Foot Hills State Forest

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Foot Hills State Forest
Map showing the location of Foot Hills State Forest
Map showing the location of Foot Hills State Forest
Location Cass and Hubbard counties, Minnesota, United States
Coordinates 46°45′42″N 94°35′30″W / 46.76174°N 94.5916°W / 46.76174; -94.5916Coordinates: 46°45′42″N 94°35′30″W / 46.76174°N 94.5916°W / 46.76174; -94.5916
Elevation 1,450 feet (440 m)
Area 46,896 acres (18,978 ha)
Established 1931
Governing body Minnesota DNR (40%); Cass County (25%); Private (35%)
WWF Classification Western Great Lakes Forests
EPA Classification Northern Lakes and Forests
Dominant tree species Northern hardwoods
Fauna Red-shouldered hawk

The Foot Hills State Forest is a state forest located in Cass, and Hubbard counties, Minnesota. The forest is a popular recreation spot due to its proximity to the greater Minneapolis – Saint Paul metropolitan area.

At the turn of the twentieth century the land where the forest is now located, along with the majority of Minnesota, was logged and opened to homesteading, however the area proved unsuitable for agriculture. Many homesteads were abandoned after the old-growth forests were logged and the logging companies ceased the upkeep of their railroads, making the homesteads isolated. With the elimination of the red pine and eastern white pine that originally dominated the landscape, secondary successional species such as the northern hardwoods (aspen, red maple, paper birch, and sugar maple), red oak, and bur oak, established and are now the principal tree species in the forest. Although the species are no longer common in the forest, 36 acres (15 ha) of red pine and 30 acres (12 ha) of black ash are designated old-growth and are exempt from harvesting.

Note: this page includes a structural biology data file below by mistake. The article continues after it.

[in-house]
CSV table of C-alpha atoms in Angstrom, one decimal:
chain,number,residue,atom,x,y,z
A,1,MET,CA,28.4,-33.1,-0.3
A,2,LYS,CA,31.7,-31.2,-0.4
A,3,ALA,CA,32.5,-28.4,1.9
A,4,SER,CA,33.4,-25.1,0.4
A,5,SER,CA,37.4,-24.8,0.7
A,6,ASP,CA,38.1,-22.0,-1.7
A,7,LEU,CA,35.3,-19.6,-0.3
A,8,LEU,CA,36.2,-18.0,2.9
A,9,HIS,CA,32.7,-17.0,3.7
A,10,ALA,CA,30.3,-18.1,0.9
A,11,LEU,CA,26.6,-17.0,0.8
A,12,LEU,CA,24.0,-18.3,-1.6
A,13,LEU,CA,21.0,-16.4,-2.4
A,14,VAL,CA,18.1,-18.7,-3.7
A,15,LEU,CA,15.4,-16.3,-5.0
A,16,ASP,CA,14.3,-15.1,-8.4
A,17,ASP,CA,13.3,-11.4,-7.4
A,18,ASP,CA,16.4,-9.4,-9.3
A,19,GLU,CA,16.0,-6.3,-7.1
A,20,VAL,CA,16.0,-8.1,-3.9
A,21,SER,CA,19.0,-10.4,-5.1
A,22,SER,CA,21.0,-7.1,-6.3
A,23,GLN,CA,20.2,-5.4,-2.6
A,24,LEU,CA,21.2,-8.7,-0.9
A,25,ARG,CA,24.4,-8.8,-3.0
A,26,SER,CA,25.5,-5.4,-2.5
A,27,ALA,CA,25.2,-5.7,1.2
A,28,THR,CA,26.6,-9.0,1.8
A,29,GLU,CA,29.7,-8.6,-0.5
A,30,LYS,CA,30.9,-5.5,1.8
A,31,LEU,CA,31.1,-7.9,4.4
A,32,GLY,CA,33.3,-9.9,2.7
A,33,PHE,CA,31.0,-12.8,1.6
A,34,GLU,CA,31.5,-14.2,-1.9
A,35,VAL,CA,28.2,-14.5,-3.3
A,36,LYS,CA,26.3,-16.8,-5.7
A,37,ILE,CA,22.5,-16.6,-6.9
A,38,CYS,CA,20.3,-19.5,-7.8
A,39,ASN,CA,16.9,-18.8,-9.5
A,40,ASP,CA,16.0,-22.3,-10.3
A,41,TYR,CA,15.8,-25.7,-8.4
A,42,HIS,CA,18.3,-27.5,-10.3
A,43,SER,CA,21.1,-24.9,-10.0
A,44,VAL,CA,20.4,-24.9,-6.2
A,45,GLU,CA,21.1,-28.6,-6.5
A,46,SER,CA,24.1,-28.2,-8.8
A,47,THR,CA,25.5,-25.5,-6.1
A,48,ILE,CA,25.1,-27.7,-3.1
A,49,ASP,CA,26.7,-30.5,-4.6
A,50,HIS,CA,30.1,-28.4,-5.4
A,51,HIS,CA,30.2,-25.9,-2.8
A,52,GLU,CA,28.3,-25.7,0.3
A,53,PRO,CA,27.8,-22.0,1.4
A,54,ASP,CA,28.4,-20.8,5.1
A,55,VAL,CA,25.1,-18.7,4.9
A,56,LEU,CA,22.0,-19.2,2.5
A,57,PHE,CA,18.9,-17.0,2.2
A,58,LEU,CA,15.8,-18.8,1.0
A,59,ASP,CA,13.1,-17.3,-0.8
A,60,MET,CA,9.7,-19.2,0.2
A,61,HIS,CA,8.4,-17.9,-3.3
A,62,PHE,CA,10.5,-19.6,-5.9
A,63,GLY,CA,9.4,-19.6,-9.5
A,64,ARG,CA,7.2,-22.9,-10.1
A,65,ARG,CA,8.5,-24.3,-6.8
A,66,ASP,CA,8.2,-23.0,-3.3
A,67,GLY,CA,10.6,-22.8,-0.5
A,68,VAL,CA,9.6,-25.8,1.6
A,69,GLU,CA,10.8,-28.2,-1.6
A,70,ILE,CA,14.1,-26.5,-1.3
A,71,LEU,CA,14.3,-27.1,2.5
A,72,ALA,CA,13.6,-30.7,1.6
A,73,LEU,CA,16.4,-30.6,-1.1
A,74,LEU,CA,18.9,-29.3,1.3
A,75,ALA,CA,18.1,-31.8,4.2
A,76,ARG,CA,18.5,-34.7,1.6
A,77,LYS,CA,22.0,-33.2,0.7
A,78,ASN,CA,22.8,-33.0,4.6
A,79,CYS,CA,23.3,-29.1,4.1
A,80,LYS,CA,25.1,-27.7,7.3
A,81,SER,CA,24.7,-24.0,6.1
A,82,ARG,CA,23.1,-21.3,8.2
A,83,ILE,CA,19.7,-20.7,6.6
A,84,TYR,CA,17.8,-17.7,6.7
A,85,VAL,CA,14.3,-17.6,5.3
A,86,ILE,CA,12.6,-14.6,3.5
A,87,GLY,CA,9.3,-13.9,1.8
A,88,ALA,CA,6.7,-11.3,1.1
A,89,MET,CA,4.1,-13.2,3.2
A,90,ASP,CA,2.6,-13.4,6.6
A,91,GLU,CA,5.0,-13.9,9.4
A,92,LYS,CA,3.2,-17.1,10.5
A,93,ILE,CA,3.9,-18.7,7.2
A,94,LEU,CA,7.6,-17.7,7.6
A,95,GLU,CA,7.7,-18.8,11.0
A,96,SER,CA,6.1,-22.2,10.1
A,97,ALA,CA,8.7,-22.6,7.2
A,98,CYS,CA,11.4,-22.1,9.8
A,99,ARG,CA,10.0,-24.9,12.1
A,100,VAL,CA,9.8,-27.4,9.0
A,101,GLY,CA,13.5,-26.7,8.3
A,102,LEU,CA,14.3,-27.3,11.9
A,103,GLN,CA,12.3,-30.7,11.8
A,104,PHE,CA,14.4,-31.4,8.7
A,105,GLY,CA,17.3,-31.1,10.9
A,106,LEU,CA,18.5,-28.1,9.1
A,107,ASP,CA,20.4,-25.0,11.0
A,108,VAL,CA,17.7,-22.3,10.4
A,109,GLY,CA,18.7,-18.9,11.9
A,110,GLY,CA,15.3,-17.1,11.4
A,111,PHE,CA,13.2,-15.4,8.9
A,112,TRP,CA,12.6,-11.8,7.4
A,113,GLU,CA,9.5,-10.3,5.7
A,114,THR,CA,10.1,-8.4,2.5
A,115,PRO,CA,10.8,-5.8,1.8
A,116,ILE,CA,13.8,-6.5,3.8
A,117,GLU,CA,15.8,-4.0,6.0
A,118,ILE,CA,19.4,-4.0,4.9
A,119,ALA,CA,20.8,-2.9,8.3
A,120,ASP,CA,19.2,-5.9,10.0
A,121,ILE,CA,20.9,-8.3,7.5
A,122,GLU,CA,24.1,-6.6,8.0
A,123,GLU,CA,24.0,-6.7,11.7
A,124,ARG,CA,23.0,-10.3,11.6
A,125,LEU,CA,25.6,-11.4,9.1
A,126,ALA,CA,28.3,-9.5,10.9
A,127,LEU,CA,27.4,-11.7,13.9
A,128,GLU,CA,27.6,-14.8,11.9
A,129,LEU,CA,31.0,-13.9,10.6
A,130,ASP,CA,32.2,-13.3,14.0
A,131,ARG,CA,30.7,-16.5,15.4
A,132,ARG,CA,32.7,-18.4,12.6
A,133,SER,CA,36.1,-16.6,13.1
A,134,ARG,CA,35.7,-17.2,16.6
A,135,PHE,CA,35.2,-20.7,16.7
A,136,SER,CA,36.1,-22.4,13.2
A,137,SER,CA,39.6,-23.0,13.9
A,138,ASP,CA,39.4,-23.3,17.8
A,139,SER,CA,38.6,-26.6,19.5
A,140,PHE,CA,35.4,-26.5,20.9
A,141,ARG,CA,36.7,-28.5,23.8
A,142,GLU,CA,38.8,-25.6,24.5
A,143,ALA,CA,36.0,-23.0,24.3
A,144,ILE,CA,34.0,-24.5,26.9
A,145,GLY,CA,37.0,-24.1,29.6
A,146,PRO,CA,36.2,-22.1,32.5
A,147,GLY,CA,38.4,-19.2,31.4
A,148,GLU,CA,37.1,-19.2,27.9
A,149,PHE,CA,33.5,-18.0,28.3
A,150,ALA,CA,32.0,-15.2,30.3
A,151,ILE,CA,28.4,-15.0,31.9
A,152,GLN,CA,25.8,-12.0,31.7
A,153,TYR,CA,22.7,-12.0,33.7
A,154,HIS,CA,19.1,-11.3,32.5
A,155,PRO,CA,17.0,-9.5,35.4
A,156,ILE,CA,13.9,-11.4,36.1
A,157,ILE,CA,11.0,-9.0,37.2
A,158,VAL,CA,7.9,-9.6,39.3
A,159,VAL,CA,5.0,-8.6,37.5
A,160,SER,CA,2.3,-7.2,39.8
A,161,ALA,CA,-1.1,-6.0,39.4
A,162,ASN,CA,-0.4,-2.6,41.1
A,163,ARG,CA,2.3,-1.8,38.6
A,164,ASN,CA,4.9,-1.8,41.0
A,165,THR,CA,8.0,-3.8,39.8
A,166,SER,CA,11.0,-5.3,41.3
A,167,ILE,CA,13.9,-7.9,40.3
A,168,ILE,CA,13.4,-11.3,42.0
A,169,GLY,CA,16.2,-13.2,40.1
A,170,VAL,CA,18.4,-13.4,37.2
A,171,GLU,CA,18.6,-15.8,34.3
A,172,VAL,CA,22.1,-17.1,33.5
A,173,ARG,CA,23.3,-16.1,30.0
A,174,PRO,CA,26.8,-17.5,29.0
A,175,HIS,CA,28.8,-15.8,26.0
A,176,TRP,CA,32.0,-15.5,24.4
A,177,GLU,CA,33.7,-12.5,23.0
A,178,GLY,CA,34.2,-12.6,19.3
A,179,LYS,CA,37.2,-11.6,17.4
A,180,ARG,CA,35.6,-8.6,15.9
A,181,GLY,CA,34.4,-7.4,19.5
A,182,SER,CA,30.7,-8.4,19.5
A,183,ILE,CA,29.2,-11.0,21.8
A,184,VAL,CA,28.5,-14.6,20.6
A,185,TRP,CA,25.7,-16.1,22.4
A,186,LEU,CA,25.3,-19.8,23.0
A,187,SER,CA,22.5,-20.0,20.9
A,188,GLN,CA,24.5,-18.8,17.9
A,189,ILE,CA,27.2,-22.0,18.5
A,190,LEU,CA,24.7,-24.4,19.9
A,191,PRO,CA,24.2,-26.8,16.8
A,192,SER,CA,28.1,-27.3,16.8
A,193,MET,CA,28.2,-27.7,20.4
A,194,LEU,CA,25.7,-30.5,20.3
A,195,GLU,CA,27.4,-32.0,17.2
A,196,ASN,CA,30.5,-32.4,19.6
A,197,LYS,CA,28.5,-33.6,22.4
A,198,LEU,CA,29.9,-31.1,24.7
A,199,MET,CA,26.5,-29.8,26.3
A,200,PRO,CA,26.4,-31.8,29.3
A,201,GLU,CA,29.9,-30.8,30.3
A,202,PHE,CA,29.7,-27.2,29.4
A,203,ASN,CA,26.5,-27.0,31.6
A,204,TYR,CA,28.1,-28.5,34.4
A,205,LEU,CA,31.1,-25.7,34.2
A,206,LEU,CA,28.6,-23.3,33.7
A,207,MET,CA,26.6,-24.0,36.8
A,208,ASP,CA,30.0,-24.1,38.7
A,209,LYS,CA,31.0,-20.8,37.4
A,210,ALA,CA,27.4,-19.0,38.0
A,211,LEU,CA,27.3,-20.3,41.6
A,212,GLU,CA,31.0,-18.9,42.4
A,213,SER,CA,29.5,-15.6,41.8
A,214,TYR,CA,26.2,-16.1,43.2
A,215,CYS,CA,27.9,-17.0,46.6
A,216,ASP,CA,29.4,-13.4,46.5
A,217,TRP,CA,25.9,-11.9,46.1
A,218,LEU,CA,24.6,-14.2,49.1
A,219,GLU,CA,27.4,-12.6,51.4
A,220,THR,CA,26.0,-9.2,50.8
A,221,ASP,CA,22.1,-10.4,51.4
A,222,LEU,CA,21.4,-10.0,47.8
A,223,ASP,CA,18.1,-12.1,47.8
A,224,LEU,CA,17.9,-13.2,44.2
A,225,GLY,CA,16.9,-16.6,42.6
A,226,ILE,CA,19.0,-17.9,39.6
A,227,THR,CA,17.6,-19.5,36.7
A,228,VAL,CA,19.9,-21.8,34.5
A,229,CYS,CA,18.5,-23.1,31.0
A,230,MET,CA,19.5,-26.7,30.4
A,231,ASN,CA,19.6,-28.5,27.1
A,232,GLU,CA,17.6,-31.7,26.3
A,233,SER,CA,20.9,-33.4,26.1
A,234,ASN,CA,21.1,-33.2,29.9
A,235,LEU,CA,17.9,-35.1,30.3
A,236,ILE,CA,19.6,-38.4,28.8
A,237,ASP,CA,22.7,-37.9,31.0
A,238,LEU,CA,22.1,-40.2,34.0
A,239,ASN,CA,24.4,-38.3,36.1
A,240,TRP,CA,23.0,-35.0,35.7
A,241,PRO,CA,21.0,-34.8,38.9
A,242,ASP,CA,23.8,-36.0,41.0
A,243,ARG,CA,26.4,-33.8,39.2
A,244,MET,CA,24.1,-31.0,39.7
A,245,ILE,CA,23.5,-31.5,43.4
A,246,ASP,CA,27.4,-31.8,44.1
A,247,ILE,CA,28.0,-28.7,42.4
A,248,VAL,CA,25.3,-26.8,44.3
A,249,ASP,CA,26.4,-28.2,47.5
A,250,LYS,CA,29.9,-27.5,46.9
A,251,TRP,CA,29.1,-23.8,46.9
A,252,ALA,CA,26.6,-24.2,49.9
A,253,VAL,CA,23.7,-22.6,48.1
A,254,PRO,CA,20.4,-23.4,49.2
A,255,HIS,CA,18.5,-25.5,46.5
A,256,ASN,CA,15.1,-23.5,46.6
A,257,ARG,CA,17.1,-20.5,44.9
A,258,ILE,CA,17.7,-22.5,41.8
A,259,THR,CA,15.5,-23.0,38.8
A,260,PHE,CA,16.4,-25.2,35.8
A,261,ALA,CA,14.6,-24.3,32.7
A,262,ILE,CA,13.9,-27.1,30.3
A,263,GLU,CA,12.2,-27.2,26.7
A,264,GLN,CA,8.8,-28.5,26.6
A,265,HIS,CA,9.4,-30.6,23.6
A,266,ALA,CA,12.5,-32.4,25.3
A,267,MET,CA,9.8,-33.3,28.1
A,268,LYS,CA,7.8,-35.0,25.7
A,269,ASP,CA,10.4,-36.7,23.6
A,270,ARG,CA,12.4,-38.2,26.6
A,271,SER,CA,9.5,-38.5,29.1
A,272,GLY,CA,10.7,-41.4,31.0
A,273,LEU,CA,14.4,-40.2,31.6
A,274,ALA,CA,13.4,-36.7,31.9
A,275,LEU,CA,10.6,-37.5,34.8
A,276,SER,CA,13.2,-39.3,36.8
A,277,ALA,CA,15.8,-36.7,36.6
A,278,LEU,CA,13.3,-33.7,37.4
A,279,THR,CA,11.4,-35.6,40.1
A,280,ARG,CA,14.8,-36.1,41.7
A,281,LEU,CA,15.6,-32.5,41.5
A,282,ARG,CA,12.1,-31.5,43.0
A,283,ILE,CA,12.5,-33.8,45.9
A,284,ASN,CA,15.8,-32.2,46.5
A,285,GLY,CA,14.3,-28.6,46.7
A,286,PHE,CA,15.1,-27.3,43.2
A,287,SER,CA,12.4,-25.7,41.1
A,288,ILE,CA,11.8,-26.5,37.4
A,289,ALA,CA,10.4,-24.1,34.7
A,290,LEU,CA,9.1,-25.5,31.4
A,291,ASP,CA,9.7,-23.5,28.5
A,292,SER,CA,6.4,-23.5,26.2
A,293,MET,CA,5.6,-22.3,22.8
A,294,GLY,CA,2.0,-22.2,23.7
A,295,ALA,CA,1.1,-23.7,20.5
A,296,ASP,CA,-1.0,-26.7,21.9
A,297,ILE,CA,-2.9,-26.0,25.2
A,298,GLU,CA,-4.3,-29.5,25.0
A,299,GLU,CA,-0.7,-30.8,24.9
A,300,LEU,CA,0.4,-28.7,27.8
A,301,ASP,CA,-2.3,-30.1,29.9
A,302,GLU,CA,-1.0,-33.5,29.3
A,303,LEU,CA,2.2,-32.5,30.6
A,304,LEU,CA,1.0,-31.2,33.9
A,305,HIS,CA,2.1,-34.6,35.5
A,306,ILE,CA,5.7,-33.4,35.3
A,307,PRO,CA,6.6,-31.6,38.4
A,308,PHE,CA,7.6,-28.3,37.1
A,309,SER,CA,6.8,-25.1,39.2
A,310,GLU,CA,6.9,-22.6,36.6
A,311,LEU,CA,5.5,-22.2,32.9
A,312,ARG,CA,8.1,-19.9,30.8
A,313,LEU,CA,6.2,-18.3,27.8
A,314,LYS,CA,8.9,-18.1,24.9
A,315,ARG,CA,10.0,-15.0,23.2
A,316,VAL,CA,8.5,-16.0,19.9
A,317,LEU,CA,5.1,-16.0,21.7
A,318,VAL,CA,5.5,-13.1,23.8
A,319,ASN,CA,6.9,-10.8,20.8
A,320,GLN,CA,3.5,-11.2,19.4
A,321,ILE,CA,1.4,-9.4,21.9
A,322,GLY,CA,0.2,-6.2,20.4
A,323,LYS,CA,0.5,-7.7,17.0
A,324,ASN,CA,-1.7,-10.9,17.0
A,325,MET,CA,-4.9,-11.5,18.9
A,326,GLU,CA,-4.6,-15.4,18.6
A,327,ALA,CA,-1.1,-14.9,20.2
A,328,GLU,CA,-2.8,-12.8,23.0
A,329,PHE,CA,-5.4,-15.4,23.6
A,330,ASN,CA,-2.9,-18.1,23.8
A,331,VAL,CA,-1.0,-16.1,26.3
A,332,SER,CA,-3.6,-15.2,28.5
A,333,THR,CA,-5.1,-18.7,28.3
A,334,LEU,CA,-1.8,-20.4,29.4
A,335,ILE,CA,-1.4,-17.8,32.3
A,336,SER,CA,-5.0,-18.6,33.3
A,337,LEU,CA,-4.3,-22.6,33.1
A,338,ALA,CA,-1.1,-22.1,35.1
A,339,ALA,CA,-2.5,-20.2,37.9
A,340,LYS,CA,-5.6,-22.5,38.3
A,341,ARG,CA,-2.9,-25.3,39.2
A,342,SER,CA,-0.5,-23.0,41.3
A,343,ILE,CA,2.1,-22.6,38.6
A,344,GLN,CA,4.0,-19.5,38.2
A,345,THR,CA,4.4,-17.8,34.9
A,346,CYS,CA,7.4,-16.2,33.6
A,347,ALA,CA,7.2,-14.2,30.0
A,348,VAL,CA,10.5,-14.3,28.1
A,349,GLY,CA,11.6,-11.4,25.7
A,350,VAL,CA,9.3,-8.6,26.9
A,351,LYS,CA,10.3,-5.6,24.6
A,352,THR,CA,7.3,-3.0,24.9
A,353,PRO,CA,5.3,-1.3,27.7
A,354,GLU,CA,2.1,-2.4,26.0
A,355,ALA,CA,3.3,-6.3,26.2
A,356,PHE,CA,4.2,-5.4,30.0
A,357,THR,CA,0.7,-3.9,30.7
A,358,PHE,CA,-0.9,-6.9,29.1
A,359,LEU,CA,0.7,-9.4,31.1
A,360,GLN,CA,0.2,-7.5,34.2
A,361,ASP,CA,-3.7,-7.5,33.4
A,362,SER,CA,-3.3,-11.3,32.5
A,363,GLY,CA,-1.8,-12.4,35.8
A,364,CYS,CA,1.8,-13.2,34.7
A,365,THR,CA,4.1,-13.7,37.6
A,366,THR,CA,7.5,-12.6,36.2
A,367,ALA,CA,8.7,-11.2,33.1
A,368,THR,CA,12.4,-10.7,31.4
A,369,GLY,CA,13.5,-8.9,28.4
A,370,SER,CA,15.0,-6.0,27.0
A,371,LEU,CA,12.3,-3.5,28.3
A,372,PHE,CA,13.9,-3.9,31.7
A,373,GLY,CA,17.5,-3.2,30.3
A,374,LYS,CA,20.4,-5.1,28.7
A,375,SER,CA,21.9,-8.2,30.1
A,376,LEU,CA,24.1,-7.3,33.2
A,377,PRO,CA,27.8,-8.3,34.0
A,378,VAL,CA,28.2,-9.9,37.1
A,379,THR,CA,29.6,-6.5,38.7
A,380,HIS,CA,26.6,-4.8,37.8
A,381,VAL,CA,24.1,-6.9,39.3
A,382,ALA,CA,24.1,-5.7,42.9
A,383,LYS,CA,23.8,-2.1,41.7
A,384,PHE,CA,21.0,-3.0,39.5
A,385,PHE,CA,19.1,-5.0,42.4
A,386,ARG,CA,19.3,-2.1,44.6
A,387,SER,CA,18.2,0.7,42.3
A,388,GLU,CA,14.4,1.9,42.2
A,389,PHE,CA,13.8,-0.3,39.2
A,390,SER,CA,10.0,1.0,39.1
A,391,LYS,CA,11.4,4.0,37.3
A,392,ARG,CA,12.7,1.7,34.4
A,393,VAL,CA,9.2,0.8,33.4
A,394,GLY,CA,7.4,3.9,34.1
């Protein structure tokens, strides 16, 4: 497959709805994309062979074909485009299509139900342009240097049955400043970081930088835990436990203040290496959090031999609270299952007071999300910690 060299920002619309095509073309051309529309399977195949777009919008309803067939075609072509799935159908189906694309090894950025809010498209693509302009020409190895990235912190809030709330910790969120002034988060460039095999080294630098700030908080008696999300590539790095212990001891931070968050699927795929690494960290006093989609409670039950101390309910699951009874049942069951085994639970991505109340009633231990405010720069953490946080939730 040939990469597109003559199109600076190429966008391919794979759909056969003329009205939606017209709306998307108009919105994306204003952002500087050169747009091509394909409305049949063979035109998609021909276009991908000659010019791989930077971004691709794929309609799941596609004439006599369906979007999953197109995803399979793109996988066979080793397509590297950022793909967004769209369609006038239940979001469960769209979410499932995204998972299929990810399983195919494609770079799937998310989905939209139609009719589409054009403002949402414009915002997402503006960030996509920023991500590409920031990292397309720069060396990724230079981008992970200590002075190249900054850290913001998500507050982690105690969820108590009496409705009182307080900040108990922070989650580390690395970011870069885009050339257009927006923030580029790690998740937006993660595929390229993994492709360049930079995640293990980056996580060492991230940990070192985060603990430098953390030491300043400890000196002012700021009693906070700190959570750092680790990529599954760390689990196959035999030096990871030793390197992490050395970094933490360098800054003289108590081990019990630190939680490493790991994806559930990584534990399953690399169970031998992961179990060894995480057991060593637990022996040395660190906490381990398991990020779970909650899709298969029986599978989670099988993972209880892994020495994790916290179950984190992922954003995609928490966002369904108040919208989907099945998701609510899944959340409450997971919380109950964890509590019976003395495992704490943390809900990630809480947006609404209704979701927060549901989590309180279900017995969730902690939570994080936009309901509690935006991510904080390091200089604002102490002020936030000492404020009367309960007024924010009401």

The hundreds of small lakes and potholes in the forest, formed during the Wisconsin glaciation, make boating, swimming, canoeing, and kayaking popular recreation activities. They also make the forest an attraction for many bird and waterfowl species. Rookeries for the great blue heron are present in the forest, as are mallards and wood ducks. North American beavers also use the abundance of aspen in the forest to build dens.

Other outdoor recreational activities include hiking and mountain biking on provided trails, as well as backcountry camping. Trails include 40 miles (64 km) available for Class I and II all-terrain vehicle use as well as dirt biking, and 11 miles (18 km) designated for other off-road vehicles. 8.6 miles (13.8 km) are also designated for cross-country skiing.[1]